Despite Opening of Spar, AUC Cafeteria Still Going Strong

By Tamar Bot

— Last November, the first supermarket was added to the Science Park campus. Spar City Science Park, located right across the Academic Building, was immediately deemed the rival of AUC’s own cafeteria that has a far smaller range of products for sale. However, the cafeteria is holding its own, according to catering manager Anja Hoorenman.

A quick glance into the cafeteria at lunchtime is enough to see that there’s still dozens of students in line. “It’s still as busy as before,” Hoorenman said. According to her, the cafeteria staff did notice a slight decrease in their customers when Spar just opened. “That was because of all of the special offers,” she said. For example, in November and December Spar was selling 3 croissants for just €1.

This offer was particularly successful, according to Justin Kroon, department manager at Spar City Science Park. “We sold about 7000 croissants”, he said. In January, the special offers stopped and Spar started offering day-specific deals. Now, students can only buy 3 croissants for €1 on Wednesdays. Since then, things returned to normal for the cafeteria, according to Hoorenman. “Students just came back for convenience’s sake,” she said.

However, Spar is also busy during lunchtime. According to Kroon, there are significantly less customers for lunch on Wednesdays, when the majority of AUC students don’t have class. “But they also just come and do groceries,” he said. This, of course, is hard for the cafeteria staff to compete with. According to Hoorenman, they don’t even want to. “We’re too different to be considered rivals,” she said.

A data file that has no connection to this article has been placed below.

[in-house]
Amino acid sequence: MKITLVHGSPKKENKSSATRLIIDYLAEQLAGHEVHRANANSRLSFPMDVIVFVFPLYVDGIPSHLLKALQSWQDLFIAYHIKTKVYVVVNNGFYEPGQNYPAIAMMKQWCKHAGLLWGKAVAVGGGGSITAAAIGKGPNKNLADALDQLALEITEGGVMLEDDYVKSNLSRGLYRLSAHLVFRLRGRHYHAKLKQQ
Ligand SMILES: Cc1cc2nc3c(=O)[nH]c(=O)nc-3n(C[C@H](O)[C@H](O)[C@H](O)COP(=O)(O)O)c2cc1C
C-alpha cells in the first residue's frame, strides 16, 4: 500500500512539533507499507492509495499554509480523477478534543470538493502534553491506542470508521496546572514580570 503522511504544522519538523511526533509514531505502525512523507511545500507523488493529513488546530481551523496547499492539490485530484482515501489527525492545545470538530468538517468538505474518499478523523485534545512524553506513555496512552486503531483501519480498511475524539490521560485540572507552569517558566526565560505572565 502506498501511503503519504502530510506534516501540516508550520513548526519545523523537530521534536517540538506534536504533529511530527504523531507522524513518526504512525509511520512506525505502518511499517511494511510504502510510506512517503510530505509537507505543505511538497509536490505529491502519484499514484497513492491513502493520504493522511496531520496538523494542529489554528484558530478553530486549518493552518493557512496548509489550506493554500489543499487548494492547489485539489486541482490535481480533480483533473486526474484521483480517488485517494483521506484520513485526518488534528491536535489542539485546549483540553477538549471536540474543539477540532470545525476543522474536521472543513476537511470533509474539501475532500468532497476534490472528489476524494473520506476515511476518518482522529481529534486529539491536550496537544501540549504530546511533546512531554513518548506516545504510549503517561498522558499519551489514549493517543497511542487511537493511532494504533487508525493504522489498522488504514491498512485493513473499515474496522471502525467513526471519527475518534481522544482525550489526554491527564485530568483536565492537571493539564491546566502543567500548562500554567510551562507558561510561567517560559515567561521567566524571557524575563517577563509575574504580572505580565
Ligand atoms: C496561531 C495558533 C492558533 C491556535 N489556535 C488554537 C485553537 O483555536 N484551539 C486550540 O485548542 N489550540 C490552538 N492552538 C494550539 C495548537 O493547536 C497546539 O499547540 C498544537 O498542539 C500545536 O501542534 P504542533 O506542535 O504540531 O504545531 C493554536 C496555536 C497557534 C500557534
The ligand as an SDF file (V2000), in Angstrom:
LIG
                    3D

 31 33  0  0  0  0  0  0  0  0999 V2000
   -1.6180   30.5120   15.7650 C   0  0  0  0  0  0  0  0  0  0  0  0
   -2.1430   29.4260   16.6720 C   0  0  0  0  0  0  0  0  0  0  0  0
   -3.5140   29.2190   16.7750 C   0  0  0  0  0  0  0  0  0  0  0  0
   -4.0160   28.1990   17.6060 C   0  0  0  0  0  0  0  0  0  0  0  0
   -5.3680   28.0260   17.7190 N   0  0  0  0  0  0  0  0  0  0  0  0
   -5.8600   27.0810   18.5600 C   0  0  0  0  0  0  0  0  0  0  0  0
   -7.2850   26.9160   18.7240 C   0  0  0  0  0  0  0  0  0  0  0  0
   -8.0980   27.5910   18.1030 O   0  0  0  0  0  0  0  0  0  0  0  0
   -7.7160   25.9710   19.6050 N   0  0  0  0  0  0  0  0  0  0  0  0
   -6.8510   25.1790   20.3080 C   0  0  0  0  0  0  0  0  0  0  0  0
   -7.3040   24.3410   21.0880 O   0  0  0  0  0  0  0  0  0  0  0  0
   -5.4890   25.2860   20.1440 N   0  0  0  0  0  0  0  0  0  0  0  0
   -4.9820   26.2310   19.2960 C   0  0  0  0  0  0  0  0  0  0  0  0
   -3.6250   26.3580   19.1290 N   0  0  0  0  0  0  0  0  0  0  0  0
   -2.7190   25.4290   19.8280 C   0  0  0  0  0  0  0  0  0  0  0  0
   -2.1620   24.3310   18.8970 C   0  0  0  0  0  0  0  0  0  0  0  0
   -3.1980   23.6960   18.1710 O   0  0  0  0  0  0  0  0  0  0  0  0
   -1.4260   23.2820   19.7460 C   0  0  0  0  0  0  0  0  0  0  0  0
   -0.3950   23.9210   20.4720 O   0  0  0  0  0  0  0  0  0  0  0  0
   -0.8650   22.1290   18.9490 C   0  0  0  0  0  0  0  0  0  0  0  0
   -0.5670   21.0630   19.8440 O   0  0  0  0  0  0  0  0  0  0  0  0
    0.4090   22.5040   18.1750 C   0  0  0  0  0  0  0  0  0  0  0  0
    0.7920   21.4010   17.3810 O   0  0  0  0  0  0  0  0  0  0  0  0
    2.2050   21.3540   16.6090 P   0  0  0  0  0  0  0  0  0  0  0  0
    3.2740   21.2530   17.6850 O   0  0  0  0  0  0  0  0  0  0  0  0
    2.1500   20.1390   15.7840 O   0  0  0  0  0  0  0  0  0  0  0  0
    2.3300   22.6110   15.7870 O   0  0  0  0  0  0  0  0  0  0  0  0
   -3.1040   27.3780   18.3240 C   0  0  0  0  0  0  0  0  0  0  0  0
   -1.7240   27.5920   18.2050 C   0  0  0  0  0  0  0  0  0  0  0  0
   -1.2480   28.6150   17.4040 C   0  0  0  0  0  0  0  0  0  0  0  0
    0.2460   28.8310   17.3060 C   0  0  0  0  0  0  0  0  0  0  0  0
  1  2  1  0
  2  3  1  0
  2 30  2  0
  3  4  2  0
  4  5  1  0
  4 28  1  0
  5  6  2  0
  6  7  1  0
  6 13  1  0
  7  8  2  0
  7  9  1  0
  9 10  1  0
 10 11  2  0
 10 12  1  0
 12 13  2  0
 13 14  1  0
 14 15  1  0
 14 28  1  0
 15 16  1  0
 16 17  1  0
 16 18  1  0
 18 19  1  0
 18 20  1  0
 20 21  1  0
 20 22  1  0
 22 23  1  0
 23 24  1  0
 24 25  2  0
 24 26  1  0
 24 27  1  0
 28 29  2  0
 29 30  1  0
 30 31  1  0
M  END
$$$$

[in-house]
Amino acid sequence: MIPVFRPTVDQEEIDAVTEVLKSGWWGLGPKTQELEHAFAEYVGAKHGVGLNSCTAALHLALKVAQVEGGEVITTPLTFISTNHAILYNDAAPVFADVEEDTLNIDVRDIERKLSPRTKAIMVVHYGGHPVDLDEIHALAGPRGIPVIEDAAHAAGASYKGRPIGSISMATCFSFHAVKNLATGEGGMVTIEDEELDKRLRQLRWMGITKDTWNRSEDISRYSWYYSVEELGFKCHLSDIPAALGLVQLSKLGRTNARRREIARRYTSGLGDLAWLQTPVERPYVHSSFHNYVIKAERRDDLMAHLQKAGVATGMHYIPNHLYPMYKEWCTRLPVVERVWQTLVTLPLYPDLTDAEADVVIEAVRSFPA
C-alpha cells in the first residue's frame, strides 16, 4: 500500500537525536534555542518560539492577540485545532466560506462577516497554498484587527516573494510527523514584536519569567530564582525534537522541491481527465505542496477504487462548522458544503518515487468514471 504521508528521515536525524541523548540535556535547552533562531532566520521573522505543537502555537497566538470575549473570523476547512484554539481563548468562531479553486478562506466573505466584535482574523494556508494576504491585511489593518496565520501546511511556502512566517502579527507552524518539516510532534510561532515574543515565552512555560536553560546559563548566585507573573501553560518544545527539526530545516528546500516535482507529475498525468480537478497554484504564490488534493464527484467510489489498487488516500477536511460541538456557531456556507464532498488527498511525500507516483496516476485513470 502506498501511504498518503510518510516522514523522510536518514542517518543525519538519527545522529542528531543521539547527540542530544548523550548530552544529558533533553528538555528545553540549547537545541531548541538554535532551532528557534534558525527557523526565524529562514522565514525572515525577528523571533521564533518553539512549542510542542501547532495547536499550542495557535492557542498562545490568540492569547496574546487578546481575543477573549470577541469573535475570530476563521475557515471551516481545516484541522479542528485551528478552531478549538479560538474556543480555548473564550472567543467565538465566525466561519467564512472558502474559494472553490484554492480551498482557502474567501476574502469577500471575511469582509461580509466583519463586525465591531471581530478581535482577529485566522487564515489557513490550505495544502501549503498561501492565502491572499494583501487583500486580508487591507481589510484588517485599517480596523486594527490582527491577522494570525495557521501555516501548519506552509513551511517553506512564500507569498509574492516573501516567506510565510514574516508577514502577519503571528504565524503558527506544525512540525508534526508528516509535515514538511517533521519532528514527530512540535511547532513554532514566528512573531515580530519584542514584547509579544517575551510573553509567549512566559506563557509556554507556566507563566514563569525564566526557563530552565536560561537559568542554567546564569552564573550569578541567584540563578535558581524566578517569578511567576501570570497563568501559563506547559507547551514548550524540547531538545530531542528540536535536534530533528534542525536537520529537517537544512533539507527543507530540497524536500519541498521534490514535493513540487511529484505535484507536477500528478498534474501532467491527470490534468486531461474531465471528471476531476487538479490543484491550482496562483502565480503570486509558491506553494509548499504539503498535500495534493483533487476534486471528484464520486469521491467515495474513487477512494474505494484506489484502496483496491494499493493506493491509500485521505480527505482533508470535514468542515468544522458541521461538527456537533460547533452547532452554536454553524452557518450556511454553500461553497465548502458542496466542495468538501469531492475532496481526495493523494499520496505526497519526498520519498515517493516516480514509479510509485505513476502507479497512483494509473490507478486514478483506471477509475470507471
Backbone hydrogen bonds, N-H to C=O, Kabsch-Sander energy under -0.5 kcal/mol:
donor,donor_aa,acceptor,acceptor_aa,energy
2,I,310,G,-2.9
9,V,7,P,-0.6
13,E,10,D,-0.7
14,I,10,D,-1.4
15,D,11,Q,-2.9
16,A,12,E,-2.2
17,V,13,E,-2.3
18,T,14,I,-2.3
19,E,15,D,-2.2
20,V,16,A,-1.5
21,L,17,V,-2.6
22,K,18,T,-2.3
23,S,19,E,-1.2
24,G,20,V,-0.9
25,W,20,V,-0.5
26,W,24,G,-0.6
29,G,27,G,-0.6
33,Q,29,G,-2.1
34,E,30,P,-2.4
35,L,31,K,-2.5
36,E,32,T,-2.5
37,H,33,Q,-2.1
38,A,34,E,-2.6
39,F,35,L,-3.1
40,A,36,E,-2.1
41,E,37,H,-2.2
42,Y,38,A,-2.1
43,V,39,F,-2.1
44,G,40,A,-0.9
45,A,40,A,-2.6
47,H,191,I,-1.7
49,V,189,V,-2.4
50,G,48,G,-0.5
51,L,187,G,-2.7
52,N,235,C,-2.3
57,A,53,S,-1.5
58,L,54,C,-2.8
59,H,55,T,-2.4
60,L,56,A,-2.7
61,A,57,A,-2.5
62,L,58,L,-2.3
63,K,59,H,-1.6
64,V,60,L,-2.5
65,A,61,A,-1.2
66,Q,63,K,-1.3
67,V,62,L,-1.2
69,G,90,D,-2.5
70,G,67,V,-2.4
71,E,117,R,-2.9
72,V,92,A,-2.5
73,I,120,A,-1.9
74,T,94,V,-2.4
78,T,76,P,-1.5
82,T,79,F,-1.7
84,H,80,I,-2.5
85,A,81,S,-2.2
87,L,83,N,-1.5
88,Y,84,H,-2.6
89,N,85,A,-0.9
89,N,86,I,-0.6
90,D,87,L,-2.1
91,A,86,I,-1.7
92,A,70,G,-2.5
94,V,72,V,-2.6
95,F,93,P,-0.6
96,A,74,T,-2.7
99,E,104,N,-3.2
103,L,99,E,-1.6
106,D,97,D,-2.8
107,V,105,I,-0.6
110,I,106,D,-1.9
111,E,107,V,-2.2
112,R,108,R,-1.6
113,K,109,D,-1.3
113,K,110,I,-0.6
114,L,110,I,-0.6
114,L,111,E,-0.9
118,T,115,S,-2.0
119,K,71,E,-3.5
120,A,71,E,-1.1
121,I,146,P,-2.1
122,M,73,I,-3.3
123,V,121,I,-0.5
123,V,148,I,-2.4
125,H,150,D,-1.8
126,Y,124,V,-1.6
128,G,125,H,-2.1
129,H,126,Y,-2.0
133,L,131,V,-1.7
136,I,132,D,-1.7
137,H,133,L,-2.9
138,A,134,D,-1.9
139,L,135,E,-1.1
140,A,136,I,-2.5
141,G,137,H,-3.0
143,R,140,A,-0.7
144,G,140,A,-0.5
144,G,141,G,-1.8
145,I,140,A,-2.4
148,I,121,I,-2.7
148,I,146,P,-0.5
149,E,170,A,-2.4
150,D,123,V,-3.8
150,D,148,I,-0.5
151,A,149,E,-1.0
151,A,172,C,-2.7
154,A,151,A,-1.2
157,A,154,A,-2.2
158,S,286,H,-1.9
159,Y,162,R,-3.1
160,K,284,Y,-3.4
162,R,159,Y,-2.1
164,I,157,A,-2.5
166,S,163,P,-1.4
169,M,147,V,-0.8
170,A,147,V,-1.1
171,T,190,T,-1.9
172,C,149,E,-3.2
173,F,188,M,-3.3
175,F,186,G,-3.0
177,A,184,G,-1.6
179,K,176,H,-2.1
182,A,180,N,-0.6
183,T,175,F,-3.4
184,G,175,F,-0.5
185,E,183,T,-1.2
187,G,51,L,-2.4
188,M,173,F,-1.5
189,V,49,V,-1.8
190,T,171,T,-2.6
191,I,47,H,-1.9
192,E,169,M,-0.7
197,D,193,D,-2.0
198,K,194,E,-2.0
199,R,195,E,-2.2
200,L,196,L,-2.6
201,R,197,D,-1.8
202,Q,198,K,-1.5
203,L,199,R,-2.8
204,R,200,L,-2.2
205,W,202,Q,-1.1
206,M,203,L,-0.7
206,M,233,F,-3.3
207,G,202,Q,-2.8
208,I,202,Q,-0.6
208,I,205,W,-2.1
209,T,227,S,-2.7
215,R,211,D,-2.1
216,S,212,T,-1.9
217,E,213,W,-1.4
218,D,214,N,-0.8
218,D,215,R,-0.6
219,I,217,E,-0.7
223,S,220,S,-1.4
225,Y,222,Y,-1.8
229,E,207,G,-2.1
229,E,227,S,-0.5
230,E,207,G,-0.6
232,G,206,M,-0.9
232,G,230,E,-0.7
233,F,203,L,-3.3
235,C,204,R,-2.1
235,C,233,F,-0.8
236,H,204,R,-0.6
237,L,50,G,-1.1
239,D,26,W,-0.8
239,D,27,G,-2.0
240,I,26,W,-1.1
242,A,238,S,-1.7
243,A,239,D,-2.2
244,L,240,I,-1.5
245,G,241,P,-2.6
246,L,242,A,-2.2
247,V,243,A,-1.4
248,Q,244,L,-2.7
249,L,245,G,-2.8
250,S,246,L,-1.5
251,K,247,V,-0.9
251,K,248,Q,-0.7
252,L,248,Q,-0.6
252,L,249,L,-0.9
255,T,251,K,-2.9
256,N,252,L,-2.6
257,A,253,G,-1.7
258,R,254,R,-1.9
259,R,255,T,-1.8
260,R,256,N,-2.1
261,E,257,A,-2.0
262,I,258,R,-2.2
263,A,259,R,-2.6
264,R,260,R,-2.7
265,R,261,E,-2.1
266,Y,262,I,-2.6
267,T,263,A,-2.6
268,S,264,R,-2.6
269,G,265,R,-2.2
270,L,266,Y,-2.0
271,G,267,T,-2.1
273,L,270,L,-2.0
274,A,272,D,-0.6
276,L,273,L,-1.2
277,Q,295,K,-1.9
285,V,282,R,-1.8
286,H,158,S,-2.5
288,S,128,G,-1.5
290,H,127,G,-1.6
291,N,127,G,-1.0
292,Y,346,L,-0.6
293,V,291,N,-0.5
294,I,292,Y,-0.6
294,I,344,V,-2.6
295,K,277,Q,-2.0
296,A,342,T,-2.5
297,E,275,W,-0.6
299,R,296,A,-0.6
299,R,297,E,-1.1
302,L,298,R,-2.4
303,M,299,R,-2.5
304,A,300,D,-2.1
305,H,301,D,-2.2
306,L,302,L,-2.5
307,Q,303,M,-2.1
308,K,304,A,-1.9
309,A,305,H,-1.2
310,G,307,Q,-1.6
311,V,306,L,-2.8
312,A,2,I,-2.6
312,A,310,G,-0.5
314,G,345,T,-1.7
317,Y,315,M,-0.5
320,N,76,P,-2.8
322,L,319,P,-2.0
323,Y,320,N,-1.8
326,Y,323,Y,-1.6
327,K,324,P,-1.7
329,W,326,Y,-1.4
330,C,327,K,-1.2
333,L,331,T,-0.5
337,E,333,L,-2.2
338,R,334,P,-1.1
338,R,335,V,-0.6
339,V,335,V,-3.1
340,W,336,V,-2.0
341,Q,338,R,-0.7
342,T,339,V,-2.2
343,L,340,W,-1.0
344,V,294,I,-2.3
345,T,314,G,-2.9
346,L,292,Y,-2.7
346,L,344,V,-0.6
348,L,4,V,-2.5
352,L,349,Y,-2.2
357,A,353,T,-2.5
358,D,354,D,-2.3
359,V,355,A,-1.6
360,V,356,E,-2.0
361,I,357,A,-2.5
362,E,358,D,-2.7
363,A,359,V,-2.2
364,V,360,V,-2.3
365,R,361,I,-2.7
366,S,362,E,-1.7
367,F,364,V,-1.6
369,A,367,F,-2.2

This seems to be reflected in students’ shopping habits. Rather than making a choice between one or the other, most students visit both the cafeteria and Spar. Second-year student Sascha Vonk is one of those students. “I buy things at the cafeteria out of convenience, but go to Spar during long breaks or for groceries,” she said.

Second-year student Stephanie Reussner sometimes buys coffee in the cafeteria, but visits Spar more often. “They just have a lot more choice, and it’s cheaper as well,” she said.

This, unfortunately, is something the cafeteria cannot do much about. They are tied to rules set up by AUC that literally disable them to offer the large variety of products that Spar is provides. The idea that Spar would be cheaper is not completely true either, according to Hoorenman. In her experience, students don’t really take time to look at the cafeteria’s price list properly and therefore fail to see that the cafeteria really does have low-priced products. Instead of filling their own sandwiches or buying soup, which is relatively cheap, students just grab the luxurious baguettes, and then complain they’re too expensive, according to Hoorenman. “It might be true that some products are a little bit cheaper at Spar, but students are also just lazy,” she said.

They might be lazy, but they’re also critical. Students regularly come up to Hoorenman or other cafeteria staff to tell them what they want. If the criticism is constructive, the staff is open to suggestions and willing to consider students’ proposals. Even though the cafeteria is constantly looking to improve, this is not meant as an explicit reaction to the opening of Spar. Even the slightest sense of competition from the beginning seems to have left the grounds of Science Park. “We just have different things to offer,” Hoorenman concludes.

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